- The Washington Times - Monday, February 26, 2001

Americans have perfected the art of the averted gaze. Victorians would discreetly look away from public spectacles on the theory that what wasn't acknowledged did not exist.

Today, Americans collectively are closing their eyes to trends too painful to contemplate. We are adept at avoiding issues that would destroy our bovine tranquility.

I was listening to a radio talk show when a woman called to complain about a discussion of the Marc Rich pardon. “I'm sick of hearing about this,” she whined. Then came the mantra of Clinton apologists: “It's time to move on.”

Ah yes, so sorry to have disturbed you with revelations of how the then-president sold his office like a streetwalker bartering her favors, an act that typified the most corrupt administration in history.

This flight from unpleasant reality reached its zenith during the impeachment. The public preferred not to dwell on the implications of allowing the president to lie under oath, thus deliberately undermining the legal system he had sworn to uphold.

How much easier to rail at House Republicans for being obsessive about Clinton's adultery (as if that was the issue) and blame them for dragging out the sordid details.

But the moral sewer of the Clinton years is one of many disquieting matters we prefer to ignore.

Heads discreetly turn away from the impact of sex and violence in the entertainment media. Earlier this month, a study by the Henry J. Kaiser Foundation found sexual content is now present in fully 75 percent of prime-time television programs. Cinemax regularly shows soft-core porn (full nudity and simulated intercourse) in the late-night hours.

“Hannibal” is eating up the box office. Just when it seems cinematic and televised violence has crested, the tide surges higher. Grisly juvenile crimes (like the murder of two Dartmouth College professors) are also on the rise. Only Jack Valenti, mechanical wind-up spokesman for the motion picture industry, thinks there's no connection.

But the public generally would rather wrap itself in a warm blanket of free-speech platitudes than think about where this is leading us — an orgy catered by Jeffrey Dahmer.

We've spent the past 28 years perfecting the art of non-thinking about abortion. Now we are applying the techniques learned to euthanasia, bioethics and cloning.

In preparation for a perceived pro-life onslaught from the Bush administration, in January Planned Parenthood ran TV spots touting “choice” as Americans' pre-eminent right.

Choose what, and what consequences will choosing have for the objects of choice? A “woman's right to choose” is a soothing euphemism that conceals the substance of this erroneous right — the ability to end a life.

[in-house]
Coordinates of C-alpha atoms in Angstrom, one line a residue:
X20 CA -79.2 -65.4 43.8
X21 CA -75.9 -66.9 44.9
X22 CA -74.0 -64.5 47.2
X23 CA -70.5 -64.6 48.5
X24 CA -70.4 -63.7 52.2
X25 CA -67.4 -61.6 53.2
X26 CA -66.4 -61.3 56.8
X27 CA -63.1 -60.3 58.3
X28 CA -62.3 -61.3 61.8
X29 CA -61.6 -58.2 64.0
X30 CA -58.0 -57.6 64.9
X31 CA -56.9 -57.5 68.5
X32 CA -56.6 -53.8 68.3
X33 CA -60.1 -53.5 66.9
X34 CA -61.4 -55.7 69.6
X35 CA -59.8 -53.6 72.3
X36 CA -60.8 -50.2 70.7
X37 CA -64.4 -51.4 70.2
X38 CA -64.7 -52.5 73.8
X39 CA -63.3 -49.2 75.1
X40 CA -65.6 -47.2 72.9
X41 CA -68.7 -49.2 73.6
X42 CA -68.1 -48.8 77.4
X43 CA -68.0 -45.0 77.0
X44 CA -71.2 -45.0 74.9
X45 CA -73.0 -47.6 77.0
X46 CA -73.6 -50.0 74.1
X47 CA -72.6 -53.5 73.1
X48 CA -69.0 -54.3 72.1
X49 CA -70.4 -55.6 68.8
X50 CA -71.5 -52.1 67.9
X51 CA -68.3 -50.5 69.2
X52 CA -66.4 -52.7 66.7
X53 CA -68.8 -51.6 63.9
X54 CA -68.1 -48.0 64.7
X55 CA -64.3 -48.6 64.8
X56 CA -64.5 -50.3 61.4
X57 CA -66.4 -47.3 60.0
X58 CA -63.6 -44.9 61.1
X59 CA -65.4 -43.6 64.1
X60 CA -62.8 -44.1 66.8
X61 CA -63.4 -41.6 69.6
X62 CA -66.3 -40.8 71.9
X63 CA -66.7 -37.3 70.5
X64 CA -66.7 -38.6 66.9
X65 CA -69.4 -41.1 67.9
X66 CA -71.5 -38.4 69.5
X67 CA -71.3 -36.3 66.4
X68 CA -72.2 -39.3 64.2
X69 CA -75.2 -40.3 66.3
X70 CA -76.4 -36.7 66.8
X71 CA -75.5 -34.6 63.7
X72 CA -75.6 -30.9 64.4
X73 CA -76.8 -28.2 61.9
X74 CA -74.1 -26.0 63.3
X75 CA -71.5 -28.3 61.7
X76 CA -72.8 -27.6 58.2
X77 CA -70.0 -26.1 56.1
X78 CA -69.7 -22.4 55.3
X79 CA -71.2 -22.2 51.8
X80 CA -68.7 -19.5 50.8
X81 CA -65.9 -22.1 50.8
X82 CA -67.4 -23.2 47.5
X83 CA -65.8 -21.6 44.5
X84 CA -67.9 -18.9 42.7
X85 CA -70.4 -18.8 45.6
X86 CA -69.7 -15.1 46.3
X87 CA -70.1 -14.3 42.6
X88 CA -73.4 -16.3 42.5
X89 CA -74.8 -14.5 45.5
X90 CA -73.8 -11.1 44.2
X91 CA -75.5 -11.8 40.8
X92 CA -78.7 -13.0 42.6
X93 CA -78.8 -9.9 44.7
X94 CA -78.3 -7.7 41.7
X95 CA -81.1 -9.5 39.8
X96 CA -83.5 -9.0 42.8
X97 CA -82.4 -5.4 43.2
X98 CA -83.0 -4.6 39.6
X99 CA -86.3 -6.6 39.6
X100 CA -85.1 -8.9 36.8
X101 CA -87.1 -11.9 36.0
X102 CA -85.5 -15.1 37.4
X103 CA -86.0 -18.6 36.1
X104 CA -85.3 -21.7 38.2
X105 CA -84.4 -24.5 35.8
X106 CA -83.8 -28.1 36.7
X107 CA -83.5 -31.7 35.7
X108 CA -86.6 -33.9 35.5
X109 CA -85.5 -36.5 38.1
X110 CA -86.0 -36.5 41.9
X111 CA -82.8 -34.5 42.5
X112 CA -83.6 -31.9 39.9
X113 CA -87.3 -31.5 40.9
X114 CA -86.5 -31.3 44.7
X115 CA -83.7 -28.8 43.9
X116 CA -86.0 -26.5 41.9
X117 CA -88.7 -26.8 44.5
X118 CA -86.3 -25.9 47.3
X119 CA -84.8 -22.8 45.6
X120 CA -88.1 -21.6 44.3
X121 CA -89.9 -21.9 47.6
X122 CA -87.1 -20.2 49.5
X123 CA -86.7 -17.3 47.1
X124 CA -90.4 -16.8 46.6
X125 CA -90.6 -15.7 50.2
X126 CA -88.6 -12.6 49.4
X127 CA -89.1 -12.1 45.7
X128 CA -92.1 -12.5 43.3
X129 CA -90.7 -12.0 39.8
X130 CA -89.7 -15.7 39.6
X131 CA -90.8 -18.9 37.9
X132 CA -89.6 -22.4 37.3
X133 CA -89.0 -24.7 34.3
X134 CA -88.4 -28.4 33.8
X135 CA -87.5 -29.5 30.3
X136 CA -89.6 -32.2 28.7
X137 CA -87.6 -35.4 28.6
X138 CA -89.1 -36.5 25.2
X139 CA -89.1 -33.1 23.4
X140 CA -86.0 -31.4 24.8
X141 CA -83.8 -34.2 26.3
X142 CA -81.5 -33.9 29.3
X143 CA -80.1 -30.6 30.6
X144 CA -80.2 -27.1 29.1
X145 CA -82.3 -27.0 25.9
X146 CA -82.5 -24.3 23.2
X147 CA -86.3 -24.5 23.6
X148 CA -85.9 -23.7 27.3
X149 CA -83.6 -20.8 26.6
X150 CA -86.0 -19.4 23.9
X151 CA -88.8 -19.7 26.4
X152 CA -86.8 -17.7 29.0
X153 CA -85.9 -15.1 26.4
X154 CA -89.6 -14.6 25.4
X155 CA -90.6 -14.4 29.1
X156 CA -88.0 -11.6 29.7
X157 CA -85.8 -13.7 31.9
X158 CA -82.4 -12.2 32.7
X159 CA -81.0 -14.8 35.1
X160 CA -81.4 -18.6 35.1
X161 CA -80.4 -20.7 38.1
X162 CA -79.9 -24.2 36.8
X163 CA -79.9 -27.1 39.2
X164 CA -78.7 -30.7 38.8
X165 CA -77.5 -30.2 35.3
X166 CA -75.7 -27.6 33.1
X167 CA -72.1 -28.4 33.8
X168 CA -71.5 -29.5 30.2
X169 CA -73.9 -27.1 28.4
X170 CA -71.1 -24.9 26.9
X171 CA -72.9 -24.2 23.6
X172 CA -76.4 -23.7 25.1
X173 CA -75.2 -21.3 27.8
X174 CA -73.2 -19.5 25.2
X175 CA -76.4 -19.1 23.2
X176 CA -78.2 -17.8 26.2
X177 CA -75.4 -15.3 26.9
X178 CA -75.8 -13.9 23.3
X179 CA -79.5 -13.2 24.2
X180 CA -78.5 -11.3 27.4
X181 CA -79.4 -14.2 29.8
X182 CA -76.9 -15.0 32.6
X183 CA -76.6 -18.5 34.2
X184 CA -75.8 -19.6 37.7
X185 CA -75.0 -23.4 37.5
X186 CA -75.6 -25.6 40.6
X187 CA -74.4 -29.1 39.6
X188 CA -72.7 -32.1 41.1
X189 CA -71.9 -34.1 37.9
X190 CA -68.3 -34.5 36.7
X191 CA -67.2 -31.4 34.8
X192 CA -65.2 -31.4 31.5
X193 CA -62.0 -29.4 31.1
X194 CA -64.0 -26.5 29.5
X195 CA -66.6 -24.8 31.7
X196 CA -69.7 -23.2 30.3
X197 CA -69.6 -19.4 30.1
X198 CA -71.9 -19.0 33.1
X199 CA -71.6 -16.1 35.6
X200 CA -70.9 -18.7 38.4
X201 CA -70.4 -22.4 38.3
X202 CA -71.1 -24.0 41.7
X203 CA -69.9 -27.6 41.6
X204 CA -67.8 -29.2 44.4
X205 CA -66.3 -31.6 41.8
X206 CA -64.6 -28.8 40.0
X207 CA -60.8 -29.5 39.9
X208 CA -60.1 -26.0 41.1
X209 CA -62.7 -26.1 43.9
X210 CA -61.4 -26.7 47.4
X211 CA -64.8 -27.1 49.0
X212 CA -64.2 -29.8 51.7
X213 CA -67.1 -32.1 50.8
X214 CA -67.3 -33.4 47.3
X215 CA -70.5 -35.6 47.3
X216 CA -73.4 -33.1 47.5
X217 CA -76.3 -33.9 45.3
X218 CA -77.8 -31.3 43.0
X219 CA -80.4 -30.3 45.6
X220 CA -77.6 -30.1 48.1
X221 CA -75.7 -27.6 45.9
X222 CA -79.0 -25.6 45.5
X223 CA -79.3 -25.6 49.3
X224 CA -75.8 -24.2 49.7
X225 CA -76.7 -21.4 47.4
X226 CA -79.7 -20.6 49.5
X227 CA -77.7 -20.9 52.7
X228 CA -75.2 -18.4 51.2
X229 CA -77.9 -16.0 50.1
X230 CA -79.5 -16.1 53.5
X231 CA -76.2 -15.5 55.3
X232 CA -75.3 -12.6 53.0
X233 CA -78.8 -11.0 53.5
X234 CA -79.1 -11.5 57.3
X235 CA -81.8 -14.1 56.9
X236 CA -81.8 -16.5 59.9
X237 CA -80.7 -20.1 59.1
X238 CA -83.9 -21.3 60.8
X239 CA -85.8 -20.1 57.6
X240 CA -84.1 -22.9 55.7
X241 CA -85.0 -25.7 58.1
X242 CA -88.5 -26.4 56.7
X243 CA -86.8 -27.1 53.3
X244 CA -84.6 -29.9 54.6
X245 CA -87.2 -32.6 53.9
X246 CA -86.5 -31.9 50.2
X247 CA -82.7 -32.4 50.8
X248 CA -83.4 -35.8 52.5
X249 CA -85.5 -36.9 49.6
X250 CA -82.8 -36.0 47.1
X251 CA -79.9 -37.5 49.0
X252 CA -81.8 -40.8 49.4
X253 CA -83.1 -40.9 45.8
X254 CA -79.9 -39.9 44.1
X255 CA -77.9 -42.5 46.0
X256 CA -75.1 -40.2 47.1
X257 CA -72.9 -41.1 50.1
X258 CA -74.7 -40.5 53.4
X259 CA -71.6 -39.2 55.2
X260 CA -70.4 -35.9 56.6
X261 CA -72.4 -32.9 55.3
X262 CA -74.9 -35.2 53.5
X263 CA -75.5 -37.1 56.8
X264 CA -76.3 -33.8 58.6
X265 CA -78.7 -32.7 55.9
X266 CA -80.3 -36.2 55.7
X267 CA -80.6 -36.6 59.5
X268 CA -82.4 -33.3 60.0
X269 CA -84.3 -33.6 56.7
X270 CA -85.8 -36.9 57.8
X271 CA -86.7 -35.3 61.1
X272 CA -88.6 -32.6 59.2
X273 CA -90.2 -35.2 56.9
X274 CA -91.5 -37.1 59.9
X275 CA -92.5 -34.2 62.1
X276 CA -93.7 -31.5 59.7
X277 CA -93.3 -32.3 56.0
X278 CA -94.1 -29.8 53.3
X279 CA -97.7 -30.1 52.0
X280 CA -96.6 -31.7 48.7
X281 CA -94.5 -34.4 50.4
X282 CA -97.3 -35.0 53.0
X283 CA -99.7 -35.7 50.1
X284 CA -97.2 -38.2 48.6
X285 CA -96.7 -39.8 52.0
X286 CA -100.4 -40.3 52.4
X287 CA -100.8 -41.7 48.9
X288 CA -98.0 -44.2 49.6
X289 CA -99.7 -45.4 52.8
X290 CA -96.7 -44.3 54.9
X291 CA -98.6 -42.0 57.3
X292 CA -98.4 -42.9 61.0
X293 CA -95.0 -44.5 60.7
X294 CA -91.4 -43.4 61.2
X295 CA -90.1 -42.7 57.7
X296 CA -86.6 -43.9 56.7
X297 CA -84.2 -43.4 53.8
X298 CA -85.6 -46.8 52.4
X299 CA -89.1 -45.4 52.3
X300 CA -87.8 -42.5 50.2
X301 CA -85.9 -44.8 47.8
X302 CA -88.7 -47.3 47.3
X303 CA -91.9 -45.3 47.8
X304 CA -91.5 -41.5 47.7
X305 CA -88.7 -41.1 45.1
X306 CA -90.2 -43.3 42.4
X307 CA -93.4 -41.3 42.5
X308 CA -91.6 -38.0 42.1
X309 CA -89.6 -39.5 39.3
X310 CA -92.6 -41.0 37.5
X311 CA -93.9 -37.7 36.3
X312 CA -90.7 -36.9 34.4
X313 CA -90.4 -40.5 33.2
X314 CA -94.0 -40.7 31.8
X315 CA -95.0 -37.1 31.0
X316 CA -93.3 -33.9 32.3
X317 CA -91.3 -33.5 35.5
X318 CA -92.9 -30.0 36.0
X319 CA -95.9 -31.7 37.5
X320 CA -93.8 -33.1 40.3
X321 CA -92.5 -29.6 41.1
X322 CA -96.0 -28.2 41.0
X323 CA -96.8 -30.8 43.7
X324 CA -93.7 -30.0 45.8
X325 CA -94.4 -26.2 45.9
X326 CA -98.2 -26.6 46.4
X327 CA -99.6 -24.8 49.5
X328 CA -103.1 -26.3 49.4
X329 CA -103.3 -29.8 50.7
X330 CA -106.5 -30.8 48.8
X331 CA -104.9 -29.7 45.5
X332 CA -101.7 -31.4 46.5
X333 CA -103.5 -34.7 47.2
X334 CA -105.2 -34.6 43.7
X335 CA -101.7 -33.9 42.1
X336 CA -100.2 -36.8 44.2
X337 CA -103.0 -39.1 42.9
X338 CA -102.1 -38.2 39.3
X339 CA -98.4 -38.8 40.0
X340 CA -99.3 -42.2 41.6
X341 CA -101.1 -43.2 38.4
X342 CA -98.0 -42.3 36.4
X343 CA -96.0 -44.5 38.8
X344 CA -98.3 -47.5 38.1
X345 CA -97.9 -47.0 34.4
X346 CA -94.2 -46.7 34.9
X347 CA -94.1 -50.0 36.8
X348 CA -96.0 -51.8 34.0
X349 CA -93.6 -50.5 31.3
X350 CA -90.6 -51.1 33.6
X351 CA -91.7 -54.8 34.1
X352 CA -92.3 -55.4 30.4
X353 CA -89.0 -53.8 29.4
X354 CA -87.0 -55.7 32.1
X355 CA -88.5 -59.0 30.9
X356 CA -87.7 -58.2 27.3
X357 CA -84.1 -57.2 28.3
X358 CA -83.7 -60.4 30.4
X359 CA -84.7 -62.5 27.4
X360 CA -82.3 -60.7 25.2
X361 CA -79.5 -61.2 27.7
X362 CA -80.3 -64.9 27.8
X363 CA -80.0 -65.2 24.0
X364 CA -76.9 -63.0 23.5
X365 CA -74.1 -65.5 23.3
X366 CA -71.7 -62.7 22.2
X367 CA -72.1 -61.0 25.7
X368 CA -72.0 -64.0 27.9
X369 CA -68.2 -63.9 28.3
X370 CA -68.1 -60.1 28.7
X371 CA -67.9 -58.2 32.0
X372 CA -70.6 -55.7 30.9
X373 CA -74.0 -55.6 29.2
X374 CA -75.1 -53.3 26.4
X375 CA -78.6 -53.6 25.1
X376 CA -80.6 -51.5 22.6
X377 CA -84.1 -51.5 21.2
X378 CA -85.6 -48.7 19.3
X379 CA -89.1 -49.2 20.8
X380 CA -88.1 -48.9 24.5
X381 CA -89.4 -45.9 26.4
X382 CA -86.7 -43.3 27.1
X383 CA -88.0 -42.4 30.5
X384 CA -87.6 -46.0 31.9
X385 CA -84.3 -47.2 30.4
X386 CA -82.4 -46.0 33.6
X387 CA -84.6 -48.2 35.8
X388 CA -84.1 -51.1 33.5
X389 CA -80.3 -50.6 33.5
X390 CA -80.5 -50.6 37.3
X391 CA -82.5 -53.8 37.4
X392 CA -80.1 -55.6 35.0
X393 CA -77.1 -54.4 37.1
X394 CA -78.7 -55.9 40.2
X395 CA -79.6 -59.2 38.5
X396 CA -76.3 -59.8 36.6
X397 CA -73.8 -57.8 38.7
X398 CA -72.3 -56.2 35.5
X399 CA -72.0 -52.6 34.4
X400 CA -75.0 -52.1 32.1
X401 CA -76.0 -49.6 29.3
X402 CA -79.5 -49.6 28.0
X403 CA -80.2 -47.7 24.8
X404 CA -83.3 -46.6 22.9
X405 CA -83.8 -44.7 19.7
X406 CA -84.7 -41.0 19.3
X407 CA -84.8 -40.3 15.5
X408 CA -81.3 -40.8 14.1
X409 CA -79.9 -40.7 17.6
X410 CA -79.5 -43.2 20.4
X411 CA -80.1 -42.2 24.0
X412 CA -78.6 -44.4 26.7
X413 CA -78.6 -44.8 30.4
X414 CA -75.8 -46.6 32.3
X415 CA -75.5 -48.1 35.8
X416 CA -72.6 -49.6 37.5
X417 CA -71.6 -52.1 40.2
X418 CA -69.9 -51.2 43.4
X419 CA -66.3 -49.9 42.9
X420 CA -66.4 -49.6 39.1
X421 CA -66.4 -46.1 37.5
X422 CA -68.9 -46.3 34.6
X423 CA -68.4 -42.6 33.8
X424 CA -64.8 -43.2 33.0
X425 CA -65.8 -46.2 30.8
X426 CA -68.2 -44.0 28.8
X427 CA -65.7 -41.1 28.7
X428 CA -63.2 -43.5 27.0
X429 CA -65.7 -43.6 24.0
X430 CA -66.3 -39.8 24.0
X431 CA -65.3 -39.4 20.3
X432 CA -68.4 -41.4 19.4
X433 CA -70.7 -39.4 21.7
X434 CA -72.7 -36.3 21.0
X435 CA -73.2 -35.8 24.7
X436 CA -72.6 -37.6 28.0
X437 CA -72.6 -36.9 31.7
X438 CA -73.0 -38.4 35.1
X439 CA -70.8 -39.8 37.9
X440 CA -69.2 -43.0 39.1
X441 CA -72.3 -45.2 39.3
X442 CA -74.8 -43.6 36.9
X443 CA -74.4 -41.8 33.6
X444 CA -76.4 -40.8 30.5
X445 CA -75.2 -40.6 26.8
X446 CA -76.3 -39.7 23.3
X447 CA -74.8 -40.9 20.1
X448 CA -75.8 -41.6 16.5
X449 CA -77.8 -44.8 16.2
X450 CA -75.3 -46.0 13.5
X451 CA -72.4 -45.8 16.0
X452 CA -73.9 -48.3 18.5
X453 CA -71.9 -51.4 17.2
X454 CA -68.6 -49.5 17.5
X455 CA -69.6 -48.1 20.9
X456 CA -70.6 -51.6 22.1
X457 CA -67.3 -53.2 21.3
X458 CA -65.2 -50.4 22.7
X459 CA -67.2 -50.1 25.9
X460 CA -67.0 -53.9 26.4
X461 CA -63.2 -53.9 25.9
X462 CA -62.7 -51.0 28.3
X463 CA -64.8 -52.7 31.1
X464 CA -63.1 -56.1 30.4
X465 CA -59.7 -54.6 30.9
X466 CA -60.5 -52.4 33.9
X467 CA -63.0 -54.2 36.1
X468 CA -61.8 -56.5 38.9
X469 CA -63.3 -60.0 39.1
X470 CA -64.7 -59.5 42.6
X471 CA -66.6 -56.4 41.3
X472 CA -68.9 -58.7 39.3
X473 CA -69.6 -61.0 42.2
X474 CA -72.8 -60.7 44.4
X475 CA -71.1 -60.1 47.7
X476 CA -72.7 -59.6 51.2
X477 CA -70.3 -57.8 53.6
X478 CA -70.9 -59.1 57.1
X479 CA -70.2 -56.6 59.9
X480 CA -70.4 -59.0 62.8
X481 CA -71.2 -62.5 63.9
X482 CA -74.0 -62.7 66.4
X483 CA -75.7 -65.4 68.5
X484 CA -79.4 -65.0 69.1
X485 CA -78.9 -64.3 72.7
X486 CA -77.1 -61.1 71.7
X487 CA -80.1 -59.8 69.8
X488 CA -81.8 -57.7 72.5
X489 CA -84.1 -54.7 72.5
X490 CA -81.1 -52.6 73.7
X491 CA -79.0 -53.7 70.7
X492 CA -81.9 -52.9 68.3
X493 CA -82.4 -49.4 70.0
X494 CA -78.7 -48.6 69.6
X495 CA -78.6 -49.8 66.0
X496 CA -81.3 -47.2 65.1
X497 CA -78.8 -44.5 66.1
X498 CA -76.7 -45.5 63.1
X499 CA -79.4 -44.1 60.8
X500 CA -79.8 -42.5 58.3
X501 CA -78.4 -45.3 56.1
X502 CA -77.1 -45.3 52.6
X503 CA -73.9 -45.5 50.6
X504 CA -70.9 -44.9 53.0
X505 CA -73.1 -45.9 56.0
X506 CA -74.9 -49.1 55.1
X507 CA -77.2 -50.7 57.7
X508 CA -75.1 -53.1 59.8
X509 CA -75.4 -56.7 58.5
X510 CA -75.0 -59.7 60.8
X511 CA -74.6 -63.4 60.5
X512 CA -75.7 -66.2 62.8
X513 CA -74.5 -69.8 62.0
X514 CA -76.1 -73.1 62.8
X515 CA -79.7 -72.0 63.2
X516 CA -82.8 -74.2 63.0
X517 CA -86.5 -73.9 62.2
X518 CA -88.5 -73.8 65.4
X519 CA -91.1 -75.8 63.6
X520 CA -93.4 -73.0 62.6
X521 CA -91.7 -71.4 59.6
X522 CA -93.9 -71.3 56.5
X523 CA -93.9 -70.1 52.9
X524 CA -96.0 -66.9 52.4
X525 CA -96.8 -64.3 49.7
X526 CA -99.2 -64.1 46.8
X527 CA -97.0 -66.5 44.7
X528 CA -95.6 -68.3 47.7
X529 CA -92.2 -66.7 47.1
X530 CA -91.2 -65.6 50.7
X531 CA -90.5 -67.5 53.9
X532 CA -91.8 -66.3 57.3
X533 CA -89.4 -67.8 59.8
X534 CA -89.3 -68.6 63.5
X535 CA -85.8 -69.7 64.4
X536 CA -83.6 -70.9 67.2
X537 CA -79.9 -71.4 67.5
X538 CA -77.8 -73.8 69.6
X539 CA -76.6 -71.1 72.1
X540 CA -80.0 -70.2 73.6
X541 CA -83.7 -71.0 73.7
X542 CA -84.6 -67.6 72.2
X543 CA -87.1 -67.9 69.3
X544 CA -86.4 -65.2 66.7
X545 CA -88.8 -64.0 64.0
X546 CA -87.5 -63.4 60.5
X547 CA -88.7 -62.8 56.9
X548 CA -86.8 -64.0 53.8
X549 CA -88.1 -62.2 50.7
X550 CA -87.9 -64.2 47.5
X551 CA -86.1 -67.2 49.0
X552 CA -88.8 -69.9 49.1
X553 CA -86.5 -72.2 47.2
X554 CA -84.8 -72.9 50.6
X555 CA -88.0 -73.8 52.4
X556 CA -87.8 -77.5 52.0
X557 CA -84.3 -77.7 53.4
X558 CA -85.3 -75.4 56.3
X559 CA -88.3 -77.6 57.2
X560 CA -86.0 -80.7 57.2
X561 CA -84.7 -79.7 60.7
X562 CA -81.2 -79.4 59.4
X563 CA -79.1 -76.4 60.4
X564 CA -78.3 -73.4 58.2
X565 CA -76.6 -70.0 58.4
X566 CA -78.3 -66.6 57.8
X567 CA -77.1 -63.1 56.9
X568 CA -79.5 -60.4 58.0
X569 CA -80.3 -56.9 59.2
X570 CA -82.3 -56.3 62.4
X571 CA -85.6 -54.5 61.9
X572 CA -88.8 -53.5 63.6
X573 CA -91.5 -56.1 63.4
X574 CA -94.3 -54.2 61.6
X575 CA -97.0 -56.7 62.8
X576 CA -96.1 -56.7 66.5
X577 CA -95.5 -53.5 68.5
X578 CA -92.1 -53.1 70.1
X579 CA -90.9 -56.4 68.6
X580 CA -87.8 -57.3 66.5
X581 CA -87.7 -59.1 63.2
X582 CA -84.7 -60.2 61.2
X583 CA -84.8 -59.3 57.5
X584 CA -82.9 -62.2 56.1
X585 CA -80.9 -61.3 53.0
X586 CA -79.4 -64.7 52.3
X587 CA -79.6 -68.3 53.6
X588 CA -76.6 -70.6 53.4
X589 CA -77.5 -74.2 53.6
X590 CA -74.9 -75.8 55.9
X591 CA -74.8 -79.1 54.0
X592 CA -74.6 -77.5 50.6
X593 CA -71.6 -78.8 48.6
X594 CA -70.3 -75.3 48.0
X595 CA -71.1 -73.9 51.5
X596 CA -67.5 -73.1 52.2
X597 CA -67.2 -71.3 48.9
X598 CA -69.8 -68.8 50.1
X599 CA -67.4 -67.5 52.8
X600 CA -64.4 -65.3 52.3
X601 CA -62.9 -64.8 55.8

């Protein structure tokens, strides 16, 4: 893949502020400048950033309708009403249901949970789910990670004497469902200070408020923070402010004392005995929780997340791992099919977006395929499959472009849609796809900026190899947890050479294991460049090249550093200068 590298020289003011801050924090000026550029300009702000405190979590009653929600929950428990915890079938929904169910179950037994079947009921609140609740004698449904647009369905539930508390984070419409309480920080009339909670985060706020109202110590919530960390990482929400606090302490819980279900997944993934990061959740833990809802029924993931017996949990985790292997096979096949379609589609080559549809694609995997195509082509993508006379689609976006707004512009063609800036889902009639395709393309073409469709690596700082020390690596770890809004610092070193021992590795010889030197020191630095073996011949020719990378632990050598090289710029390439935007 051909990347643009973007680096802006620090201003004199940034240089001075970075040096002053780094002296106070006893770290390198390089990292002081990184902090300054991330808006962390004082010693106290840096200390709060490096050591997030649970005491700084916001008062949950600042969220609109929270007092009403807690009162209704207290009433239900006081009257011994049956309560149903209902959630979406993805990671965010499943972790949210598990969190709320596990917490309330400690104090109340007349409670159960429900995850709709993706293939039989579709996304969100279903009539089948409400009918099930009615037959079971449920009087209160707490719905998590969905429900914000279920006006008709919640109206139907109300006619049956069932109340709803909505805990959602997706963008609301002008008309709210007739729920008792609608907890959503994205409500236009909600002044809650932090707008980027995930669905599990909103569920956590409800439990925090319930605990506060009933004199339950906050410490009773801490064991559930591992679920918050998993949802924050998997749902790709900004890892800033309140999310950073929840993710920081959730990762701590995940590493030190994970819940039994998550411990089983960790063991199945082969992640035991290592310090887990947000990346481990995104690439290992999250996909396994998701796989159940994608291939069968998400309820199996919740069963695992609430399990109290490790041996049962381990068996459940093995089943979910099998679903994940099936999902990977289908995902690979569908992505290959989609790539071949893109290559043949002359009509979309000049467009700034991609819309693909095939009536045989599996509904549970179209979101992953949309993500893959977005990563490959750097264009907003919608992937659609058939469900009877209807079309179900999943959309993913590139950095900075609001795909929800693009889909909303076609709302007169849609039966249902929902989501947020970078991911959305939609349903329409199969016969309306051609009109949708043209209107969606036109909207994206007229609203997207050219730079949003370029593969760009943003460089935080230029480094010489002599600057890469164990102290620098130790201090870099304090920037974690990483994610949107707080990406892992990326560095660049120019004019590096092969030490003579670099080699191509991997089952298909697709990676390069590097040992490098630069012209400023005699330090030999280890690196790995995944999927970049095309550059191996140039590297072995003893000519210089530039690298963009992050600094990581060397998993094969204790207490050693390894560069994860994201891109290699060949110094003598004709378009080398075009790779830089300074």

In 1997, Oregon became the first state to pass a doctor-assisted suicide law. Former Attorney General Janet Reno refused to act against physicians who use federally controlled substances to kill their patients. Now, Oregon Sen. Ron Wyden begs the Bush administration to allow his state to continue its grim experiment.

In his new book, “Culture of Death,” Wesley J. Smith notes that, with or without official sanction, every day doctors are performing triage — deciding who is unfit to live due to a diminished “quality of life.”

Some fertility specialists have announced that they're less than 18 months away from successfully cloning a human being. In Europe, patents have been issued for embryos containing DNA from humans and animals.

Smith quotes medical ethicist Leon Kass, “Human cloning would represent a giant step toward turning begetting into making, procreation into manufacturing.” Yet, in 46 states and at the federal level, there are no laws against human cloning and no moves to rectify the omission.

We are so mesmerized by the potential benefits of this Frankenstein process (the elimination of genetic disease and growing organs for transplantation) that we're oblivious to fact that we are hurtling toward a Brave New World at warp speed in a vehicle without brakes.

Implications, ramifications, final destinations — none of it concerns us. In some societies — Sodom and Gomorrah, Spain during the Inquisition, Nazi Germany — the majority consciously chose to embrace evil. Choosing evil by default, we lack even that virtue.

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